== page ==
Tropical Fires Fuel Elevated Ozone Levels Over Western Pacific Ocean
A diverse team of atmospheric chemists, meteorologists and modelers, including scientists from NASA, has traced the origins of mysterious pockets of high ozone concentrations and low water vapor in the air above the western Pacific Ocean near Guam to fires burning in Southeast Asia and in Africa, half a world away. These pockets of ozone—a powerful greenhouse gas—are three times more concentrated than surrounding air and are found at around 30,000 feet in the lower part of Earth's atmosphere known as the troposphere, within the cruising altitude of most commercial airliners. As a greenhouse gas, ozone in the troposphere is an important contributor to global warming, but because it varies widely in where it occurs and how long it stays aloft, its true impact on climate change is hard to determine.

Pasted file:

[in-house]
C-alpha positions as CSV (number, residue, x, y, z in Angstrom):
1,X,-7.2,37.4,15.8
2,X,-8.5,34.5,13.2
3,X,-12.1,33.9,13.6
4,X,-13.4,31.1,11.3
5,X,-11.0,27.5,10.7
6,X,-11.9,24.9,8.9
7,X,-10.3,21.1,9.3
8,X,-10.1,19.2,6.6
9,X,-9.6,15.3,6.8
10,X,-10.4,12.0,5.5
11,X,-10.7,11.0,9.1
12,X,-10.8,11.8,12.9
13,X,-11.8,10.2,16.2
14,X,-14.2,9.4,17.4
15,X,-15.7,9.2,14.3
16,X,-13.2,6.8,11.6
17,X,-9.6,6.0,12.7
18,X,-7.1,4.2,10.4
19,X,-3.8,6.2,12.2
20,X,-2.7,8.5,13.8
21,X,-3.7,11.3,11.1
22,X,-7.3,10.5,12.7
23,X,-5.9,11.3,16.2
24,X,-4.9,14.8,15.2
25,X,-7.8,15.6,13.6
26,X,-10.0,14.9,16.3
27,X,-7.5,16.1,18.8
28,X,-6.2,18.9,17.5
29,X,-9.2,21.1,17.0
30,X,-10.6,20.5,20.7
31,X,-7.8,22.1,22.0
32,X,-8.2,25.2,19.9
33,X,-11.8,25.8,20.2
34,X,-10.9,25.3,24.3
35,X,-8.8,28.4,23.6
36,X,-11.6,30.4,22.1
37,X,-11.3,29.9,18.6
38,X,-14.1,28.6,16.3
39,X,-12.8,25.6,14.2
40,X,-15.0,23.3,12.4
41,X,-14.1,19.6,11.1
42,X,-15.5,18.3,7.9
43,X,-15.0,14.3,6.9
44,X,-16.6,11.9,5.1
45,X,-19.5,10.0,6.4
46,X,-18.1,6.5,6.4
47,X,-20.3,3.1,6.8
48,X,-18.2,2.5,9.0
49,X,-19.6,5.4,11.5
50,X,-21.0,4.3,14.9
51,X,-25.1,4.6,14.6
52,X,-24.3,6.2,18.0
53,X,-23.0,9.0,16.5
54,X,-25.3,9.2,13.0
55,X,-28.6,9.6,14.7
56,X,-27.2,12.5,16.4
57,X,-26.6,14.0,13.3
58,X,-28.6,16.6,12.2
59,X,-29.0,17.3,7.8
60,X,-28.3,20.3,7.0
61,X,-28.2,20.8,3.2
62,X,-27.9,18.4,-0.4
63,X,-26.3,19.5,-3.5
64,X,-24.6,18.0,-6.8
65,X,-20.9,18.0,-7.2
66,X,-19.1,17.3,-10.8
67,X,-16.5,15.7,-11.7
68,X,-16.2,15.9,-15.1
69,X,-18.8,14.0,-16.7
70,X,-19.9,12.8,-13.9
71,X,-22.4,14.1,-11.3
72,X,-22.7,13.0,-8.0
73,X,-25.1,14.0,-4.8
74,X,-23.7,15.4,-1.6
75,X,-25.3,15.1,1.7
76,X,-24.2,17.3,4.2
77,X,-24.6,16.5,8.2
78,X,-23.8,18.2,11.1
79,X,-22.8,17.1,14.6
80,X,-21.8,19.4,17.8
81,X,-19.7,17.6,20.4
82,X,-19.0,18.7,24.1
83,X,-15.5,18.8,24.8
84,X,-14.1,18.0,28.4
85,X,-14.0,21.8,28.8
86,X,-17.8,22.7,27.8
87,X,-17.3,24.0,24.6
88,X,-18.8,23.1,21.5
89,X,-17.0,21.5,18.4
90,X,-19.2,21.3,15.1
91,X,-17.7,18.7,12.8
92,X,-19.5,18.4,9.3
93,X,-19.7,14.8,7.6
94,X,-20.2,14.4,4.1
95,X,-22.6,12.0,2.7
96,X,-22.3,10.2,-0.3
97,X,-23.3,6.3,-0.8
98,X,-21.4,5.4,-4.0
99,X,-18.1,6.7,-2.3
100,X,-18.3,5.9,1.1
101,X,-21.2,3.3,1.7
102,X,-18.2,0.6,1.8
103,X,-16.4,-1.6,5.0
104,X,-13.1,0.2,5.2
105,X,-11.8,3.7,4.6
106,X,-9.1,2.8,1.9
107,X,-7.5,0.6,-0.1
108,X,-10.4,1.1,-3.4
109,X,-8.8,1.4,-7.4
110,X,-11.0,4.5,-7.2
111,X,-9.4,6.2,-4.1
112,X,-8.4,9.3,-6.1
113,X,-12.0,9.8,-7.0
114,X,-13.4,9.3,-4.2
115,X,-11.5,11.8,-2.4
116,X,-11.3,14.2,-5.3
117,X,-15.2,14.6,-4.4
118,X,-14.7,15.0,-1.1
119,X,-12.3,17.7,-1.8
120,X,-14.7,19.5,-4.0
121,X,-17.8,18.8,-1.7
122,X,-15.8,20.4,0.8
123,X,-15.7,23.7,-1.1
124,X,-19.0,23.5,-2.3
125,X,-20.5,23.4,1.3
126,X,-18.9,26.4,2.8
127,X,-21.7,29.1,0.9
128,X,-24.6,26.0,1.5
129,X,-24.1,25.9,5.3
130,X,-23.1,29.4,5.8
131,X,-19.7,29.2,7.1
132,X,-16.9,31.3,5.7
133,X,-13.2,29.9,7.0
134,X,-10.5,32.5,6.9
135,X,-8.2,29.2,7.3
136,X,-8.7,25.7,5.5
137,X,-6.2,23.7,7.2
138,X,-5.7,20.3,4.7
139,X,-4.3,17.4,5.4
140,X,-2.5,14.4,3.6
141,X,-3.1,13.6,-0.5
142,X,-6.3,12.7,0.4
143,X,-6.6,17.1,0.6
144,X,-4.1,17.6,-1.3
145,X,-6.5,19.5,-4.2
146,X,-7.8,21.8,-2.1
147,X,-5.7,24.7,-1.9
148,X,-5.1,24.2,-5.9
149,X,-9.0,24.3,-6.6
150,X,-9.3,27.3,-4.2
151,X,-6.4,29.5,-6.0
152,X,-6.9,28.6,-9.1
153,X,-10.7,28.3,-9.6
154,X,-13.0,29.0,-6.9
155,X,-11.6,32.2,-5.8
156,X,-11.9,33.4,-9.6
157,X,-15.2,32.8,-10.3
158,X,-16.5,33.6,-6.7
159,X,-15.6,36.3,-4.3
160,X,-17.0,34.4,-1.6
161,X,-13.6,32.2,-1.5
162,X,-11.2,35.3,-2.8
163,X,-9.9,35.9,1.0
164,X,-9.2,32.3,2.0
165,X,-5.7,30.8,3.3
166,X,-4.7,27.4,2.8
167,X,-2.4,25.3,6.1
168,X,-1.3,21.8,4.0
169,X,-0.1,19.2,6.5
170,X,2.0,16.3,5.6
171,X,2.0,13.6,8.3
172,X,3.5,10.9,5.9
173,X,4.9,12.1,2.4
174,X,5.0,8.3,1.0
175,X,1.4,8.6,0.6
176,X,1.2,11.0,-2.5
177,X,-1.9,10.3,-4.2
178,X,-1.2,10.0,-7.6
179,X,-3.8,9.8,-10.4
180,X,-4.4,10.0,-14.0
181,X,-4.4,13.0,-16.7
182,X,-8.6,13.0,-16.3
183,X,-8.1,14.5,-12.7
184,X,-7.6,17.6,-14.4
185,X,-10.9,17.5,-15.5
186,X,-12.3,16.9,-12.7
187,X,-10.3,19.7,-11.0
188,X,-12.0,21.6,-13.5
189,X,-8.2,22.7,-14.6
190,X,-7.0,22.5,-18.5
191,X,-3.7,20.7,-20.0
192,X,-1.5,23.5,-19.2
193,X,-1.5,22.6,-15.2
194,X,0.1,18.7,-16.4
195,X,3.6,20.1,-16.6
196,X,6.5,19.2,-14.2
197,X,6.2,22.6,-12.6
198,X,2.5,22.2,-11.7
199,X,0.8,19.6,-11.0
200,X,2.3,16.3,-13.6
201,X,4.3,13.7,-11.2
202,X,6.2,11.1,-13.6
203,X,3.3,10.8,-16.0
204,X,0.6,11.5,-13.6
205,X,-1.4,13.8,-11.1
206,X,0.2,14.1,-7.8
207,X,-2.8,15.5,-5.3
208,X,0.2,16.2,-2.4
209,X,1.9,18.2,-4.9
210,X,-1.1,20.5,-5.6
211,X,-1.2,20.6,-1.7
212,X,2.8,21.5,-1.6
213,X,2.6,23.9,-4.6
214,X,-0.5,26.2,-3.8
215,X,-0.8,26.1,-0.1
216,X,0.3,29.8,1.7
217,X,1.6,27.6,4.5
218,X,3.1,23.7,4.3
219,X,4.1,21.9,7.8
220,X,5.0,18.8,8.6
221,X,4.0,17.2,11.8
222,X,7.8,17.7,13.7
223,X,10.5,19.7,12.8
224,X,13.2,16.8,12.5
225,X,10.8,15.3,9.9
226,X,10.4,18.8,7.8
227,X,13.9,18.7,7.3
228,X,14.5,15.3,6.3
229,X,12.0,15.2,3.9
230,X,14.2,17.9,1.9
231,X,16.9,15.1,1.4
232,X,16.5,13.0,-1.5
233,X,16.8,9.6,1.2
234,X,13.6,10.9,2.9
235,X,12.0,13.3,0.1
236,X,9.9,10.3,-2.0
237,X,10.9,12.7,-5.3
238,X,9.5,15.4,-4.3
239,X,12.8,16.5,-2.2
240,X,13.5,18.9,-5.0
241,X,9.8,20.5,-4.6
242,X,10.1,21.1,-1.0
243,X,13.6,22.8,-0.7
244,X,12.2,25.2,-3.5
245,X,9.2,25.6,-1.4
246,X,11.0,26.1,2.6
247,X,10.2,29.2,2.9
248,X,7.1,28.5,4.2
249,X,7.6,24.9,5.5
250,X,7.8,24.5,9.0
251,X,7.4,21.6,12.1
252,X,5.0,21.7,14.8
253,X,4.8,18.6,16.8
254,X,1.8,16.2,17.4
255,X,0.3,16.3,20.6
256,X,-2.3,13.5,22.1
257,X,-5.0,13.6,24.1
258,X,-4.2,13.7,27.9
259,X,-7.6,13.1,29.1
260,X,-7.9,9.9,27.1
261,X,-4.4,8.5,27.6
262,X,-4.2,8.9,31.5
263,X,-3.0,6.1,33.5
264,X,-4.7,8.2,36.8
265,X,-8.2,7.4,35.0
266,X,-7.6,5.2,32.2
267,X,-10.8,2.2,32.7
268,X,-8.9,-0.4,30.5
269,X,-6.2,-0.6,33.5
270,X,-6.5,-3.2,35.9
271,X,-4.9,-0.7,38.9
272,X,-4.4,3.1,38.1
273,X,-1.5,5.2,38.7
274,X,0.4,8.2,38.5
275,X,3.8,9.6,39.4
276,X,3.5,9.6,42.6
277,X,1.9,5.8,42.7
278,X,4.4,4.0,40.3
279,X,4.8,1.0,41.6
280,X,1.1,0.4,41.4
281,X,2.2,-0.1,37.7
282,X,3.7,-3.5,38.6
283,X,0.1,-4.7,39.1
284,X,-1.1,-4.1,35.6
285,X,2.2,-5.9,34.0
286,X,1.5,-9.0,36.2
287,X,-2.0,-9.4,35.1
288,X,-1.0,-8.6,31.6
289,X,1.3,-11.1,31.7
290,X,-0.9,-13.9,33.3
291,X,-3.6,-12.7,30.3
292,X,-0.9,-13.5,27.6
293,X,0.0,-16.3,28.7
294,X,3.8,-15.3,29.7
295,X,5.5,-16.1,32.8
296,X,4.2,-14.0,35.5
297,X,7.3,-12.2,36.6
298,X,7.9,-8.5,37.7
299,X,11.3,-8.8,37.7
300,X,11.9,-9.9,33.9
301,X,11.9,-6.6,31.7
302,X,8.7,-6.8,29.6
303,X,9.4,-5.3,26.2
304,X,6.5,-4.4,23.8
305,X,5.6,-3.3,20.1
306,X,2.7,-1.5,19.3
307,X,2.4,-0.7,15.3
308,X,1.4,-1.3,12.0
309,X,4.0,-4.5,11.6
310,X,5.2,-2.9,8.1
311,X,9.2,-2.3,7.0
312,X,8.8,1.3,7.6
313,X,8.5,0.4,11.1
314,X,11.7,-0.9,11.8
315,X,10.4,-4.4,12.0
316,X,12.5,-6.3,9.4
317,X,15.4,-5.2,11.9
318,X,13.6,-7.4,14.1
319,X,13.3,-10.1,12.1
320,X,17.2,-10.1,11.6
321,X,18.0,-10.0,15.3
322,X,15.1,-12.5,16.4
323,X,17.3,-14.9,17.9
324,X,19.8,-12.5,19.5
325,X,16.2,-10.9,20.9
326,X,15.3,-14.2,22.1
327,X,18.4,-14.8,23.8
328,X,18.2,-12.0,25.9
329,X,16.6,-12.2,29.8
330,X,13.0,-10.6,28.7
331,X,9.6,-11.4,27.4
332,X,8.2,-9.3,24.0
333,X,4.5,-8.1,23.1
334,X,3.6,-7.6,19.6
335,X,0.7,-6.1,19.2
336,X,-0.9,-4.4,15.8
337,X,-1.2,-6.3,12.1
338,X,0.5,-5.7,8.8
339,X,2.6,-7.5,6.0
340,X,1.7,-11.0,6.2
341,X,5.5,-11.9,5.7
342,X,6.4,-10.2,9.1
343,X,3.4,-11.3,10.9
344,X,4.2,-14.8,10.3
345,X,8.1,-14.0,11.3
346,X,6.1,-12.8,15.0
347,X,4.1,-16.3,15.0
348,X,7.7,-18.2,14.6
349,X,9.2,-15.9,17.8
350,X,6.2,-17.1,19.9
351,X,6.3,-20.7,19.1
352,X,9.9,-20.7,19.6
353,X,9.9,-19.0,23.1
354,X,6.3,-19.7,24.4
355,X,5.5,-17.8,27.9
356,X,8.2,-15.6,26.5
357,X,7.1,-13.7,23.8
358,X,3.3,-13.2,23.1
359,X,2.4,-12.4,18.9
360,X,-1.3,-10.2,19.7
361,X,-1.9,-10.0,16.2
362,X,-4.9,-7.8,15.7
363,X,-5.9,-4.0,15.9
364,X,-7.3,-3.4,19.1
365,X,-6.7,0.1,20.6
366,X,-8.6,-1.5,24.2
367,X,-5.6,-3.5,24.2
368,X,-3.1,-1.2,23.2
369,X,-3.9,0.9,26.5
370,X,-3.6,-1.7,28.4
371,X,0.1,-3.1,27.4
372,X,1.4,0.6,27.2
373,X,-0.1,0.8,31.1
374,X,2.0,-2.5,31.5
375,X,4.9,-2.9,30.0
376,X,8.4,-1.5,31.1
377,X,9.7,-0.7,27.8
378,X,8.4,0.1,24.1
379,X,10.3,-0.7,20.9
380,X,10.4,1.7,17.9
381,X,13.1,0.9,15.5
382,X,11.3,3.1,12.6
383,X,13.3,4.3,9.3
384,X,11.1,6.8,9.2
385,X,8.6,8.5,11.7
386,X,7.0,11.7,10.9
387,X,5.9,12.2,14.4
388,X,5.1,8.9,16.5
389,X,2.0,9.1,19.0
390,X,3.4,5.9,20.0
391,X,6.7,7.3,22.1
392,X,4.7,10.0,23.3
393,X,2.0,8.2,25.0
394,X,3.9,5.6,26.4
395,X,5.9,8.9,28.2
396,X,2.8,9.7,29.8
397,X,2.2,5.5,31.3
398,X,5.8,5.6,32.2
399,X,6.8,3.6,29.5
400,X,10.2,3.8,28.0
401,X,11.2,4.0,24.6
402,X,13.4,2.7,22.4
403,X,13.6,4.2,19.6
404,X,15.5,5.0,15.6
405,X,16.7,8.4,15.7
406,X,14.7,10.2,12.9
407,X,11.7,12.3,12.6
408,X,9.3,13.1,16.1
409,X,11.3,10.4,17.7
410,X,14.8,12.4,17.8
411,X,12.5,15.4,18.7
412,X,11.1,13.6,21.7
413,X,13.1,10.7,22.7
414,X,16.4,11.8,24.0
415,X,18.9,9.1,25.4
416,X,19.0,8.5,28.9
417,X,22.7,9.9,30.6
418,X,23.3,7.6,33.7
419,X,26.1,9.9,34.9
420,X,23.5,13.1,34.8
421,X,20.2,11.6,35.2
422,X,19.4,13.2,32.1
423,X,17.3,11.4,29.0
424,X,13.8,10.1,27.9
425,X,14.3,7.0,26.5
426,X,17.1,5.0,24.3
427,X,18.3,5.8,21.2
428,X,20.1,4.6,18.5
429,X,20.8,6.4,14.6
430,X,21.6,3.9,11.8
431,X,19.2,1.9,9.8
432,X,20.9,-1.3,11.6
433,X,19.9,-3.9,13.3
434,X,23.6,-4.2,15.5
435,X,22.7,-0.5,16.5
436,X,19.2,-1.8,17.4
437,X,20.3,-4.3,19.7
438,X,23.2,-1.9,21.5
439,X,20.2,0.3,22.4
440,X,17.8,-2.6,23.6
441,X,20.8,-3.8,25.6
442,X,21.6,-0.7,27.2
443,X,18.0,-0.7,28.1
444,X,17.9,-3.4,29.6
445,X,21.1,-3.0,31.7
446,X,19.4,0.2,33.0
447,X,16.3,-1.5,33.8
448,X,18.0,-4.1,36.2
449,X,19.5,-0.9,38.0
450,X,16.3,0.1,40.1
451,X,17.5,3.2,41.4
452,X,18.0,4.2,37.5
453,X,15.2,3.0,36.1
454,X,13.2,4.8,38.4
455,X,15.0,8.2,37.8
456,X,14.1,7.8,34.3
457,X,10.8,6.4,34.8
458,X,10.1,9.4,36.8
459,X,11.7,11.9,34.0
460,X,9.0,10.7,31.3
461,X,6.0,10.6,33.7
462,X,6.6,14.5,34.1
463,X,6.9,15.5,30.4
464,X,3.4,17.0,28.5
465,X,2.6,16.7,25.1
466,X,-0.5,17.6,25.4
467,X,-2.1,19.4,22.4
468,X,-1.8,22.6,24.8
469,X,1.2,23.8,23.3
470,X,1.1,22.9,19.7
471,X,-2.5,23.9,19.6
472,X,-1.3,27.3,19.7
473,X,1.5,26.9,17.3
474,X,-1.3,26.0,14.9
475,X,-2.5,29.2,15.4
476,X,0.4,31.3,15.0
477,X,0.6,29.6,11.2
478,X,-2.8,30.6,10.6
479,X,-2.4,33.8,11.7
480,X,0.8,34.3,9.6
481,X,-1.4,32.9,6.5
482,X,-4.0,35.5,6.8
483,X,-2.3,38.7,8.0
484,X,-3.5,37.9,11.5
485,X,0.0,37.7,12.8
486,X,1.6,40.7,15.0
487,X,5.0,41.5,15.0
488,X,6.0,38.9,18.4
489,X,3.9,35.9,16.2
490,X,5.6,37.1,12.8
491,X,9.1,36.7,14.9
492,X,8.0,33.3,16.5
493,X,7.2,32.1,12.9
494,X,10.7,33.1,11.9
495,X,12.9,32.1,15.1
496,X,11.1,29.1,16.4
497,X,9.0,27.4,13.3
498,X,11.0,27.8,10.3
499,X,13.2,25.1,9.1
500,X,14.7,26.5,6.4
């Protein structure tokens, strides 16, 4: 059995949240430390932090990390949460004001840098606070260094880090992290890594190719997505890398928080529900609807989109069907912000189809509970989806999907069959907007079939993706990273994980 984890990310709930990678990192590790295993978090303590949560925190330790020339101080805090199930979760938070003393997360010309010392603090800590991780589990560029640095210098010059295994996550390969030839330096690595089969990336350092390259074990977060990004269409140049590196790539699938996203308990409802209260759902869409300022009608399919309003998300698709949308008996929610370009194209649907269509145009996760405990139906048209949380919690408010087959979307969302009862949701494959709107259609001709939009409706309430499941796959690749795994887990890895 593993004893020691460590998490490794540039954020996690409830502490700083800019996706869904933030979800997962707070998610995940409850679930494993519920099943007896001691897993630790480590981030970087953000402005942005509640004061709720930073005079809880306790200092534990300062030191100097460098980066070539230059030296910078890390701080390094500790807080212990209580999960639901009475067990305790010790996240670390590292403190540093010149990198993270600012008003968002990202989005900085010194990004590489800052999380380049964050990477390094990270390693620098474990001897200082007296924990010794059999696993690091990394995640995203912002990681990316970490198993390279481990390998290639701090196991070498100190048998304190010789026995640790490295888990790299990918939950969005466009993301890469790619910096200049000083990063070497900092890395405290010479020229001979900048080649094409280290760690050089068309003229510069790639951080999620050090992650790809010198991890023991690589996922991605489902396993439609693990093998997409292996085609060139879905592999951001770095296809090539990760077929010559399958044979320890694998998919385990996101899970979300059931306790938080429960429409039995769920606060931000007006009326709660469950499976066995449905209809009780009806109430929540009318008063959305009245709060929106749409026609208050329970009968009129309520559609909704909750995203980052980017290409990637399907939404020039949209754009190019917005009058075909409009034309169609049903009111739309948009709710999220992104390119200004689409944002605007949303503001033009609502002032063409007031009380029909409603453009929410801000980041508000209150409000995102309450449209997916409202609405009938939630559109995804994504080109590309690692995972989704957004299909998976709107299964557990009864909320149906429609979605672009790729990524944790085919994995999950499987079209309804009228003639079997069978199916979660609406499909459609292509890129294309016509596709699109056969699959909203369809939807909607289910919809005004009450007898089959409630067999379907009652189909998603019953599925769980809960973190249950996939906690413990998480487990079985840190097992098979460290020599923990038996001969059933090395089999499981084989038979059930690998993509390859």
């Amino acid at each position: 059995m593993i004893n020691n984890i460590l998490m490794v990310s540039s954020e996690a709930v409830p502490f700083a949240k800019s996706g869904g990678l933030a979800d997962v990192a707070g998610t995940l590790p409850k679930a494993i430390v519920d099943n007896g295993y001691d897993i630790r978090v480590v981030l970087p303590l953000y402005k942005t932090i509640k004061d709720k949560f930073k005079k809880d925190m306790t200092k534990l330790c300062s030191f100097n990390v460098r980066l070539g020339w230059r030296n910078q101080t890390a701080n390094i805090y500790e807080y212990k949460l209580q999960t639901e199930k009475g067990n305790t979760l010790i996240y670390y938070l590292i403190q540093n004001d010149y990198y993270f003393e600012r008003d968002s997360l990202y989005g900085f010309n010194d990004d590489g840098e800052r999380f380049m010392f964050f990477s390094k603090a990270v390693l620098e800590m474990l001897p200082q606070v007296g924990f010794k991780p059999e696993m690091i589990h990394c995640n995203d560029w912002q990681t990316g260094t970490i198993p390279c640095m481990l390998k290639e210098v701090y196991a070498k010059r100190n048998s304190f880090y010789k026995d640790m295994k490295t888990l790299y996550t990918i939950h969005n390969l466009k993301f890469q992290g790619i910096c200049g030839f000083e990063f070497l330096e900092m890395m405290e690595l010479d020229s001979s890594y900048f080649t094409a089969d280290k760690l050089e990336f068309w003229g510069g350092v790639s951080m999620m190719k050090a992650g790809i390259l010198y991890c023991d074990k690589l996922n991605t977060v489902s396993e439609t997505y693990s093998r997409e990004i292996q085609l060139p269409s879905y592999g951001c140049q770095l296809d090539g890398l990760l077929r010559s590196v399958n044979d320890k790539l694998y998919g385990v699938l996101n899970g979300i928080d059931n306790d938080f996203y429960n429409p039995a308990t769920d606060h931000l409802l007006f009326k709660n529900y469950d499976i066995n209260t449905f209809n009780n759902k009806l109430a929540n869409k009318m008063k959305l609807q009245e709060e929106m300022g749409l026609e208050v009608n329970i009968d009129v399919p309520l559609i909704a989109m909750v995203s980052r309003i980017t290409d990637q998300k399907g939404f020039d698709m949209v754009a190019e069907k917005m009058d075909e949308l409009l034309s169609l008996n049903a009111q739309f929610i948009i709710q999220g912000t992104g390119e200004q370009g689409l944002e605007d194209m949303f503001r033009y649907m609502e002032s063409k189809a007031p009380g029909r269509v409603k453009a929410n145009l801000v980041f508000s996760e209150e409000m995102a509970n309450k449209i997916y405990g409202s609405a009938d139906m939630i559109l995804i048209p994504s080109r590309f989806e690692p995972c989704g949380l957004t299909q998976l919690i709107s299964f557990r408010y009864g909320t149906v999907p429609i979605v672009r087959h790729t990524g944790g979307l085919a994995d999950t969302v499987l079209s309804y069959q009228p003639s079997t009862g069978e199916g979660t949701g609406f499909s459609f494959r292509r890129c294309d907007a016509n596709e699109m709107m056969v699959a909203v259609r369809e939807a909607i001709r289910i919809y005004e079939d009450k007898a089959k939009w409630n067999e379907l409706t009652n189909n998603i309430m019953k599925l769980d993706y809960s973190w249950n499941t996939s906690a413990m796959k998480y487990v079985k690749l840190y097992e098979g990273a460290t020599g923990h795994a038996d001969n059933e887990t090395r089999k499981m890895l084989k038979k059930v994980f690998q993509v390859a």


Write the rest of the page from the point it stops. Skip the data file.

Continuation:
Scientists have observed the anomaly in ozone concentrations in the past, theorizing that the ozone had descended from a higher layer of the atmosphere called the stratosphere, where the air is dry and ozone acts as a protective layer, since it blocks harmful ultraviolet radiation from reaching Earth's surface.
NASA Earth Observatory